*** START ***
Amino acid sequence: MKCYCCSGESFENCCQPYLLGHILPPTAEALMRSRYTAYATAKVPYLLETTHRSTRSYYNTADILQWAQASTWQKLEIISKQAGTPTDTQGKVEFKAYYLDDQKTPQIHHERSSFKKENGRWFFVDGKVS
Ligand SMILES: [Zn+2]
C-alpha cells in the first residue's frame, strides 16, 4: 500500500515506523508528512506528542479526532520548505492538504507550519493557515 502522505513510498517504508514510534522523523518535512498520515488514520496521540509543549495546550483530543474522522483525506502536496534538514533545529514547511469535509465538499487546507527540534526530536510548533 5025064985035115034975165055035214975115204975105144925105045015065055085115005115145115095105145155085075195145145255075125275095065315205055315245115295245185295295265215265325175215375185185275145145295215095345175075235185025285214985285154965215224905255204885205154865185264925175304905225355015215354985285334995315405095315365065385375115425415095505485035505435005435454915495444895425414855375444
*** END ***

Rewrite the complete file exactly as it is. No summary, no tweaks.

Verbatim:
Amino acid sequence: MKCYCCSGESFENCCQPYLLGHILPPTAEALMRSRYTAYATAKVPYLLETTHRSTRSYYNTADILQWAQASTWQKLEIISKQAGTPTDTQGKVEFKAYYLDDQKTPQIHHERSSFKKENGRWFFVDGKVS
Ligand SMILES: [Zn+2]
C-alpha cells in the first residue's frame, strides 16, 4: 500500500515506523508528512506528542479526532520548505492538504507550519493557515 502522505513510498517504508514510534522523523518535512498520515488514520496521540509543549495546550483530543474522522483525506502536496534538514533545529514547511469535509465538499487546507527540534526530536510548533 5025064985035115034975165055035214975115204975105144925105045015065055085115005115145115095105145155085075195145145255075125275095065315205055315245115295245185295295265215265325175215375185185275145145295215095345175075235185025285214985285154965215224905255204885205154865185264925175304905225355015215354985285334995315405095315365065385375115425415095505485035505435005435454915495444895425414855375444